Executive in Residence: "People are seeing that their money doesn't have to be sent to a landfill."

If somebody told you that it was possible for the trash in your city to be cut in half, all while generating billions in financial impact, would you believe them?

You should. And William & Mary alumni Mark Dancy, MBA ’93 and John Campbell, MBA ’93 explained why during a recent alumni webinar

A 20-year friendship forged at W&M led to their starting the now successful and forward-thinking B Corporation, WasteZero. Dancy and Campbell, president and chairman of the board, respectively, have since built the company into the leading waste reduction group in the United States, serving more than 800 cities in 41 states. 

How, exactly, did they manage this when the majority of Americans have access to recycling, Dancy said, and yet “we’re still sending 59 billion pounds of recyclable paper, 63 billion pounds of plastic and six billion pounds of aluminum to our landfills.”

They call it the Pay As You Throw (PAYT) program.

Considered revolutionary, WasteZero’s PAYT reverses how most municipalities manage trash collection. Instead of paying for trash through taxes, WasteZero gets municipalities to switch from their current landfill and trash models (most trash collection and landfill fees are paid as a flat rate by cities and towns and managed through taxes) to selling pre-paid trash bags to residents. The model turns trash collection into a metered utility, much like the way residents pay for electricity or water consumption. They pay for what they actually use.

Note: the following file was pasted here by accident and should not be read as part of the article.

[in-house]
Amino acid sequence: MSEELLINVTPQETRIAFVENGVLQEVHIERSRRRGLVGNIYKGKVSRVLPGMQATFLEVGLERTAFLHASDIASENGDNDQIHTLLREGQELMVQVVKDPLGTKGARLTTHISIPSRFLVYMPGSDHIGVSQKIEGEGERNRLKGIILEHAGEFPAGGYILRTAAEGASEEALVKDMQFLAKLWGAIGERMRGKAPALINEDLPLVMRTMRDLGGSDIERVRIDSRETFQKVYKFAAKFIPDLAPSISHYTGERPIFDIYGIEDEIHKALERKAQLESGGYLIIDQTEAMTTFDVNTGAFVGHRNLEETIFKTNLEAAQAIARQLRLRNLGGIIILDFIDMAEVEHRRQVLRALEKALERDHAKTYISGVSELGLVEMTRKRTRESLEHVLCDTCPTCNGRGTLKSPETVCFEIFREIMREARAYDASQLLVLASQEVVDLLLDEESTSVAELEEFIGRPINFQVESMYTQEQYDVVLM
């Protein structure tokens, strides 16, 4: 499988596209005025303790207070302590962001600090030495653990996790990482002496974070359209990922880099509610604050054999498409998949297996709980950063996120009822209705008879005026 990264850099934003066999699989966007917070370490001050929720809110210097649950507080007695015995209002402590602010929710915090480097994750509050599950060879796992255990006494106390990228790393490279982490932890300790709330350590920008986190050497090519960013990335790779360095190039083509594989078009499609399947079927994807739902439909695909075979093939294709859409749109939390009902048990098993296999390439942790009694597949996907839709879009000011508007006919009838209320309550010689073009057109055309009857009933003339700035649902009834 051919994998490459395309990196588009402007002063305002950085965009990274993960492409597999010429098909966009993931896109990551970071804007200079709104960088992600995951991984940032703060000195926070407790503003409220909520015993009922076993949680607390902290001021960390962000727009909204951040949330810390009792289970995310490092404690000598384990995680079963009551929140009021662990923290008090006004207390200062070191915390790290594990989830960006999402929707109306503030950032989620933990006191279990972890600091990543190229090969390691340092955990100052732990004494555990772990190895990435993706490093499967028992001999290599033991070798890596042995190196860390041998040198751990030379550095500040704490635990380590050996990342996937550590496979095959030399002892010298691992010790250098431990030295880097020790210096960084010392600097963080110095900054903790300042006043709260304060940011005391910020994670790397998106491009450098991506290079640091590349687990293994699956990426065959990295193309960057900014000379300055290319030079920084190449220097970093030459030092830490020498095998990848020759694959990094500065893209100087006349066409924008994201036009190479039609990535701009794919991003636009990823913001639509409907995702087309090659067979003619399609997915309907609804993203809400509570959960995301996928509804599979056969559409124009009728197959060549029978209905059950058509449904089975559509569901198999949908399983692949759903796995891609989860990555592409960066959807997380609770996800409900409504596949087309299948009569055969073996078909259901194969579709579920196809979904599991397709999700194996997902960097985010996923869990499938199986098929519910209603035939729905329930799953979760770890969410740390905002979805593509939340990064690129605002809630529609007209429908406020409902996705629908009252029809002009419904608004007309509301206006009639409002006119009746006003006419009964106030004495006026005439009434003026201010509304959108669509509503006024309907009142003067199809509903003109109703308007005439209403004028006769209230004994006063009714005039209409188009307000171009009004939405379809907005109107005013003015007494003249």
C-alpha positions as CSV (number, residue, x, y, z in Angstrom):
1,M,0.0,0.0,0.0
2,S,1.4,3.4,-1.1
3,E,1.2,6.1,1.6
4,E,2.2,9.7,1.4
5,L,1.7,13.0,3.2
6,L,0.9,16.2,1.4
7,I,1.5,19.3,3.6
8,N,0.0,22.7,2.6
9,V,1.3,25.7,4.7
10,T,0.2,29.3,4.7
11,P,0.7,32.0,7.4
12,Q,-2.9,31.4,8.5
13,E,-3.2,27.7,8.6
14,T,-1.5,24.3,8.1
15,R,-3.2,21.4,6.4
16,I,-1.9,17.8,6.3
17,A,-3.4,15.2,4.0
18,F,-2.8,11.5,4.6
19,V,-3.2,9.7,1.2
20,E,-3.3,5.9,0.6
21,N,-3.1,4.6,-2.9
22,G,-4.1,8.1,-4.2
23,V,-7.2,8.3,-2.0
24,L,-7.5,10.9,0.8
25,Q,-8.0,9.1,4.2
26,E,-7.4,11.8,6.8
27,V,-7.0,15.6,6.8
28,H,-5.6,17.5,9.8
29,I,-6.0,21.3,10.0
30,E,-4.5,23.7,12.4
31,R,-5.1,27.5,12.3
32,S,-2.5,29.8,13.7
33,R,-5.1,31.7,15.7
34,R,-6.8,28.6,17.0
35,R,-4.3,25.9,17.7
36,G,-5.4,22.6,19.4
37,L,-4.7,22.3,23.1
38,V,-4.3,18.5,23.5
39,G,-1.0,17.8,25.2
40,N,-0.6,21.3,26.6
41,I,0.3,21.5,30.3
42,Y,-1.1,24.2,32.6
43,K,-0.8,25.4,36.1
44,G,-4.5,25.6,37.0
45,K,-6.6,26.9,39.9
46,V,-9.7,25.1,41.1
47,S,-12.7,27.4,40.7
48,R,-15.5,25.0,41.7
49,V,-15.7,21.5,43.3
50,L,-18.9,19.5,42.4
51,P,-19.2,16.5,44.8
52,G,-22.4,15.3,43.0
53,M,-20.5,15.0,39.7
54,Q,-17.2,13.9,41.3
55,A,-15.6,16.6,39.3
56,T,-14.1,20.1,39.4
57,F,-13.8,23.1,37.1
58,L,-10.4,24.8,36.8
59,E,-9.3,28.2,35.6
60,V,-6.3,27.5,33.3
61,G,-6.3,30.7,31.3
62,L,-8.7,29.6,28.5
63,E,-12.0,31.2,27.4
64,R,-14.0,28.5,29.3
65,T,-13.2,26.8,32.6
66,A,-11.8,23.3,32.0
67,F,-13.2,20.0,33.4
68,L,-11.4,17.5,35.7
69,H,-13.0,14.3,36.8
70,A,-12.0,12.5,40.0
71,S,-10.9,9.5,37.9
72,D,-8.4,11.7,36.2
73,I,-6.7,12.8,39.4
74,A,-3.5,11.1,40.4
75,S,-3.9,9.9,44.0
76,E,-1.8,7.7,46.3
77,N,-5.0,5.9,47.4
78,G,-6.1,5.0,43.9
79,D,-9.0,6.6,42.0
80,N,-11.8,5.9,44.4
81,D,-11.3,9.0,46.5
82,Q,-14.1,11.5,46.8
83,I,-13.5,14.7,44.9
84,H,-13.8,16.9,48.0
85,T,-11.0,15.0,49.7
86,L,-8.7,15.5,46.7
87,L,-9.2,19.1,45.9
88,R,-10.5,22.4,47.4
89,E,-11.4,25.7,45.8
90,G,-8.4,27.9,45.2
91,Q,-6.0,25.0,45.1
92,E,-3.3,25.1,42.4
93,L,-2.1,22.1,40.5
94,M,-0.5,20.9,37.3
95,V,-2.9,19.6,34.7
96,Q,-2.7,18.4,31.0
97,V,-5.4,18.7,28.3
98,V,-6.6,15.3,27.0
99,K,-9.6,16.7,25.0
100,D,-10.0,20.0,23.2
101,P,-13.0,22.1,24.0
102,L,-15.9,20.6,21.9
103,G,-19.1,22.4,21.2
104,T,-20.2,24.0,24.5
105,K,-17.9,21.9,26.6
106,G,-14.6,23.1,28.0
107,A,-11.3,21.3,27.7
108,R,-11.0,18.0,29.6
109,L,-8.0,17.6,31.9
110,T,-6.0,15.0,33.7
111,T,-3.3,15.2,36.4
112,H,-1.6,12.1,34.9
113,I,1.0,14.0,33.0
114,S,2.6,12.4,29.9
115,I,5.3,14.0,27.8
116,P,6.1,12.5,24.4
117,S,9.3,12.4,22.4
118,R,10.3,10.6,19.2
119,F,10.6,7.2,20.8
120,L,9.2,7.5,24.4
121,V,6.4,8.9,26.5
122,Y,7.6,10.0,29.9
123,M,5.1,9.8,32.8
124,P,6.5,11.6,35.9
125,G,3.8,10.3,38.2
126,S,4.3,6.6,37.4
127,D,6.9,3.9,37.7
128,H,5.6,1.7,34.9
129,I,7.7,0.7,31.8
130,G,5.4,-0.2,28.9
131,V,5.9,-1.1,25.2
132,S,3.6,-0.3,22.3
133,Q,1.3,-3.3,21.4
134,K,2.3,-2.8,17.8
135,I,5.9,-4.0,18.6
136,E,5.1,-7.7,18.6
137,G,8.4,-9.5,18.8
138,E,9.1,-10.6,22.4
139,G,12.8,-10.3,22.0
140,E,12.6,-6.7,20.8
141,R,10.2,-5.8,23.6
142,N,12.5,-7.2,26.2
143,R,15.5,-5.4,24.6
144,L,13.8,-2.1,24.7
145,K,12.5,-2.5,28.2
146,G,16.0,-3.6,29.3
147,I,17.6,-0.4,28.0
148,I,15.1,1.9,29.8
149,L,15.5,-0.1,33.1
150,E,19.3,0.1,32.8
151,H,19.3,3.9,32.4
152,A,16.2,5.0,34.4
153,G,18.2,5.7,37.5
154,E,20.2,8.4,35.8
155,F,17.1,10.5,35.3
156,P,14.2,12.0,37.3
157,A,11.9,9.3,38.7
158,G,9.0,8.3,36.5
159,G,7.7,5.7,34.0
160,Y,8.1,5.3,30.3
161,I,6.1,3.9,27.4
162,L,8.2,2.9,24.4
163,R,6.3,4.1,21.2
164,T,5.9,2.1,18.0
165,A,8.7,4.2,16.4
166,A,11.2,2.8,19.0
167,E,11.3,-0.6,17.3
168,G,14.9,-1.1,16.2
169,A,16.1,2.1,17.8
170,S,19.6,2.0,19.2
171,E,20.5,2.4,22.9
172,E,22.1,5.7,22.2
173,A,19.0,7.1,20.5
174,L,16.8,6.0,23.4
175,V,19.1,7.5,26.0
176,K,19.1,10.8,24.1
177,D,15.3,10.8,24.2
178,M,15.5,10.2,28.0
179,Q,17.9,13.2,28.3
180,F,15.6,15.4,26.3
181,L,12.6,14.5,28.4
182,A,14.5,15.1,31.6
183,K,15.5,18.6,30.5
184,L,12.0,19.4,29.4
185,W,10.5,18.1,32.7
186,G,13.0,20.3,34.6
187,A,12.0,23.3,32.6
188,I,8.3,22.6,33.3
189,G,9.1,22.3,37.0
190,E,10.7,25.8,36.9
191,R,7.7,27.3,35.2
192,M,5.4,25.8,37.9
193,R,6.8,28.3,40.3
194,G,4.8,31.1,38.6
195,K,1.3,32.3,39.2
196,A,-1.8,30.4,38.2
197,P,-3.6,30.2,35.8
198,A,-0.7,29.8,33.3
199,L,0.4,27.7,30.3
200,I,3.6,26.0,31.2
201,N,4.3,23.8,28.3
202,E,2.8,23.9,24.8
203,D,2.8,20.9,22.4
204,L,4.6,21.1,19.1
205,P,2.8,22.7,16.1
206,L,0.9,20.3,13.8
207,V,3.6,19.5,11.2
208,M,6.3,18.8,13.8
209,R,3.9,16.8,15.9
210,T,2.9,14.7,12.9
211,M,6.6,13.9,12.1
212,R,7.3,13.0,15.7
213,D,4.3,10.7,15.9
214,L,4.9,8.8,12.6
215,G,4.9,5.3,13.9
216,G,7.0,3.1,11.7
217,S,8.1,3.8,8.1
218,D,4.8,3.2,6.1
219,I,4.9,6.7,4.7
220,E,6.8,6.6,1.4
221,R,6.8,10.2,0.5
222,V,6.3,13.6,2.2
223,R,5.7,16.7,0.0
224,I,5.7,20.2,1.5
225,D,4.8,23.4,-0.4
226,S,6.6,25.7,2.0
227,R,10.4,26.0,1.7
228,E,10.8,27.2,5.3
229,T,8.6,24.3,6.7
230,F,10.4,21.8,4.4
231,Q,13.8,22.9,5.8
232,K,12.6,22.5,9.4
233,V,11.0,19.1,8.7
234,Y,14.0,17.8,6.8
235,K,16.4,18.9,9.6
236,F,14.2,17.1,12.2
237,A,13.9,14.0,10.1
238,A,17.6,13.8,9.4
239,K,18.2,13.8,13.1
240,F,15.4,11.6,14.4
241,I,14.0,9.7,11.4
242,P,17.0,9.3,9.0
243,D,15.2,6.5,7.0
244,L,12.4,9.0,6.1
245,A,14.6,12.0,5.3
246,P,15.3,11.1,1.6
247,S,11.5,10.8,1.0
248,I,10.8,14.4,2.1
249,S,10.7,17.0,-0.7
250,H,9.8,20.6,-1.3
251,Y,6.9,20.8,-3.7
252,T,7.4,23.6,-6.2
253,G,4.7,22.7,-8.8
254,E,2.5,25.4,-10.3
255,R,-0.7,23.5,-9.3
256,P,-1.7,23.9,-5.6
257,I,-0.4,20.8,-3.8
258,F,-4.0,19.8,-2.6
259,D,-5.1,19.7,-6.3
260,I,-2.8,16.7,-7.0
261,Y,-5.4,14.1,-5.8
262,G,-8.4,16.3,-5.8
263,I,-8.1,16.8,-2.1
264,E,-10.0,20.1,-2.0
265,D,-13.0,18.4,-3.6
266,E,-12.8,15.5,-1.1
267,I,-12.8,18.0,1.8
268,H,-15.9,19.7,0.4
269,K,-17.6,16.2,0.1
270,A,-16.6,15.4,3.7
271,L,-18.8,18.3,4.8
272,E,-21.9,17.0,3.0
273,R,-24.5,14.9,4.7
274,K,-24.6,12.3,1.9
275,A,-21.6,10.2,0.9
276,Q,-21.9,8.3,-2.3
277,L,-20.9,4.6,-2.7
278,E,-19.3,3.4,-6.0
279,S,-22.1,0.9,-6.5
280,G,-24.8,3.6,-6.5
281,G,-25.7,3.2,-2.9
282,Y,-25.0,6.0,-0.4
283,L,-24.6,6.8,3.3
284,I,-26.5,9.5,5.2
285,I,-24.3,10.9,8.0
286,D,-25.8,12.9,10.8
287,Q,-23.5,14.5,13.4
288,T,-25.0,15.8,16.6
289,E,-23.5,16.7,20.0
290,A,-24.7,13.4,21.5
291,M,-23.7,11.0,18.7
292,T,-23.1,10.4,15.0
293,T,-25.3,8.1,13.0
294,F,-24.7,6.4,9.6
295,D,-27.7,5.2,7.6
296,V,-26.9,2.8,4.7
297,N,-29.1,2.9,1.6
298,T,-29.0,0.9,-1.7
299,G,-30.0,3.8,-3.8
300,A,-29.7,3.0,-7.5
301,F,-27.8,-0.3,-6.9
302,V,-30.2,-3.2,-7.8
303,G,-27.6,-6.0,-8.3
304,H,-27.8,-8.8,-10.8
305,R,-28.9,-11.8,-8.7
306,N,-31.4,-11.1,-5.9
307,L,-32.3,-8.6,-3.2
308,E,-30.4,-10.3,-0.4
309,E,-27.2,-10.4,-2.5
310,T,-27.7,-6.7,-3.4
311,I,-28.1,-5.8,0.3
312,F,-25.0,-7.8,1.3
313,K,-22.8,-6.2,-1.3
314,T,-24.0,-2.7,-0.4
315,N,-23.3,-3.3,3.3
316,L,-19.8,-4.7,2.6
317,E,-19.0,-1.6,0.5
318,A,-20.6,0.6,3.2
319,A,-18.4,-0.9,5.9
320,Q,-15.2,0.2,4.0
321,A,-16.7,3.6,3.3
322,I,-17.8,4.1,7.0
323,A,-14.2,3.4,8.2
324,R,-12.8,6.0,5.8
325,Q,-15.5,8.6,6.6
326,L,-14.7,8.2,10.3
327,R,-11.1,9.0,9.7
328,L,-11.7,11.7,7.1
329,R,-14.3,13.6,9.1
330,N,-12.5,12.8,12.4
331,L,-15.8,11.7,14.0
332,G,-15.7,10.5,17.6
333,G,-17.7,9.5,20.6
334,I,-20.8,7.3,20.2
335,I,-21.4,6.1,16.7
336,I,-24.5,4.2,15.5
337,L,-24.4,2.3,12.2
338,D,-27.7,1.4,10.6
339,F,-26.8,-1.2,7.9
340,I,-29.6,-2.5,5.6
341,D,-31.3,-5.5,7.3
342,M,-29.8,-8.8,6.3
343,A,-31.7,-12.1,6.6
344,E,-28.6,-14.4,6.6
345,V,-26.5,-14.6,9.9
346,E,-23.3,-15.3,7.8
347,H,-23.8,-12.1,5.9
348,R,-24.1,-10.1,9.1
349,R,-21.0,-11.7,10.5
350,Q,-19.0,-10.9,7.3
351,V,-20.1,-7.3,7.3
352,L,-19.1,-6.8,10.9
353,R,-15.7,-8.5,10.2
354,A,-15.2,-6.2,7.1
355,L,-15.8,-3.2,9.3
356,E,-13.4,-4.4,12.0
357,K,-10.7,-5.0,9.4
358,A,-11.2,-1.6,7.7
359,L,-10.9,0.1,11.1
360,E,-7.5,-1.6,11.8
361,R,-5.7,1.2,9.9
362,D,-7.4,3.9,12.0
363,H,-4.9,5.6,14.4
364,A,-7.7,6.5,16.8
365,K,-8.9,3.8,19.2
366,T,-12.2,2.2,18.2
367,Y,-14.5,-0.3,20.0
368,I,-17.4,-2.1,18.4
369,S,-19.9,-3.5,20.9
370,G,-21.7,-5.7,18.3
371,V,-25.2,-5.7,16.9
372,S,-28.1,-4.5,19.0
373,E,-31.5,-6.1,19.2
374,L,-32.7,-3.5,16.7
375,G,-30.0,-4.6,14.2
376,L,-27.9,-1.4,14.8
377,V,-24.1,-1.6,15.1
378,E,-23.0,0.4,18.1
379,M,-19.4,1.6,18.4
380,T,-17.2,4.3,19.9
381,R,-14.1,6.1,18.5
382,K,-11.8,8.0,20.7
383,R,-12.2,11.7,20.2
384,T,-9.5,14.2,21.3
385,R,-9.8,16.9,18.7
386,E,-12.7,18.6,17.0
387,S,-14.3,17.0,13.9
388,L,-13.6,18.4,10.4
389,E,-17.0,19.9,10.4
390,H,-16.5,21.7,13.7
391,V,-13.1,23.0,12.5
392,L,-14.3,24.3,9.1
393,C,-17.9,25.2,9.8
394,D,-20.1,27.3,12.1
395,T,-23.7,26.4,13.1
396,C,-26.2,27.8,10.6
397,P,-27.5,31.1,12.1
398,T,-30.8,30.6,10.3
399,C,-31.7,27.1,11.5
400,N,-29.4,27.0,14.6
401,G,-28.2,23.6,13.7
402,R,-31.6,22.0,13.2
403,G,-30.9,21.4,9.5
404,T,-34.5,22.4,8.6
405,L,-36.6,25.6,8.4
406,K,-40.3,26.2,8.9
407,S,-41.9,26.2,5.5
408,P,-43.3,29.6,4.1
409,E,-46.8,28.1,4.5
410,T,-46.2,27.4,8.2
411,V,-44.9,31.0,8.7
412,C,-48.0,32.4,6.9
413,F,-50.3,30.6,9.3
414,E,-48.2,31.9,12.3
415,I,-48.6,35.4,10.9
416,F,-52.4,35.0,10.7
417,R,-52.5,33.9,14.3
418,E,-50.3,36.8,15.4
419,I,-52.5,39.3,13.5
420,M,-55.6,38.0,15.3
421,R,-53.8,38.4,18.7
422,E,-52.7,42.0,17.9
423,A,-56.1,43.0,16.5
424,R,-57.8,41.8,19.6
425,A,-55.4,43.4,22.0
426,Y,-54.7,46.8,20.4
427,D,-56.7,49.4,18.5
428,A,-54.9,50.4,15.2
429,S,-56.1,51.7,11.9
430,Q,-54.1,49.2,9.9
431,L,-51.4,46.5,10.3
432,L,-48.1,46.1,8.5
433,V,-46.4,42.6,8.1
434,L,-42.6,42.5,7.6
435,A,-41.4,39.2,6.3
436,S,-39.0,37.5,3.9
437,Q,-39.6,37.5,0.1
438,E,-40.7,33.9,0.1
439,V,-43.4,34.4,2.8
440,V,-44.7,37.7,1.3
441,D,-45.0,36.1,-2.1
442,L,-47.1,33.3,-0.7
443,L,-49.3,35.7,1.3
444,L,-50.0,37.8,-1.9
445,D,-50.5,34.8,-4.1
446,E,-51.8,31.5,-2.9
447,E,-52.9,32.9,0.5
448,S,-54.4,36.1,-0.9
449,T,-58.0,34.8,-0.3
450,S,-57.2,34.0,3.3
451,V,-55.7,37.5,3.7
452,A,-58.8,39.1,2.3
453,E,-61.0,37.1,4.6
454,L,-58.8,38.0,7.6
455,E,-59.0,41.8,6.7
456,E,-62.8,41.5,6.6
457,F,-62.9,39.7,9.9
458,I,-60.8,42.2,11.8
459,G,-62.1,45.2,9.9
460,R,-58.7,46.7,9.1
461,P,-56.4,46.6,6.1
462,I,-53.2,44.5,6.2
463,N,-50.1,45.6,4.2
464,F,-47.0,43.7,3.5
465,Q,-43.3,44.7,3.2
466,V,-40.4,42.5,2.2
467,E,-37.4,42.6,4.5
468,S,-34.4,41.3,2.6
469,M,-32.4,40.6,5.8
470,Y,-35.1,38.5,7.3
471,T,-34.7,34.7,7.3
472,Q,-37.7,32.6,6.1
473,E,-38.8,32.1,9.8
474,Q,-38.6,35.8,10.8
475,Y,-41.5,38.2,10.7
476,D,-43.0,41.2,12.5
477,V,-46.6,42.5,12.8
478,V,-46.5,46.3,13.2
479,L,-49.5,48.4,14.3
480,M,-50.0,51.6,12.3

The results? Trash has been cut nearly in half in the cities and towns that have implemented the program.

And in the process, WasteZero also thrives.

WasteZero’s model is, quite simply, a win-win-win solution for all involved. The environment wins given the reduction in trash and increase in recycling. Municipalities win because they can redirect previous funds used for trash to education, transportation and other human services. And WasteZero wins by growing into a thriving, more sustainable, business.

It’s a proven model, former Portland, Maine Mayor George Campbell, said in the webinar. Campbell, no relation to John, implemented WasteZero’s PAYT program during his tenure. 

“We’ve had a 100 percent customer retention rate for the programs we designed and managed,” said Campbell, also an Executive Advisor of WasteZero. “People are seeing that their money doesn’t have to be sent to a landfill. If people can make the policy change, it’s impactful enough to cut waste in half (and) that redirects millions of dollars to schools, roads and parks.”


At William & Mary, alumni-hosted webinars a great way to stay plugged in to the Tribe community and in touch with W&M alumni. Stay tuned to the Raymond A. Mason School of Business website, Facebook and Twitter for a list and any news about upcoming webinars.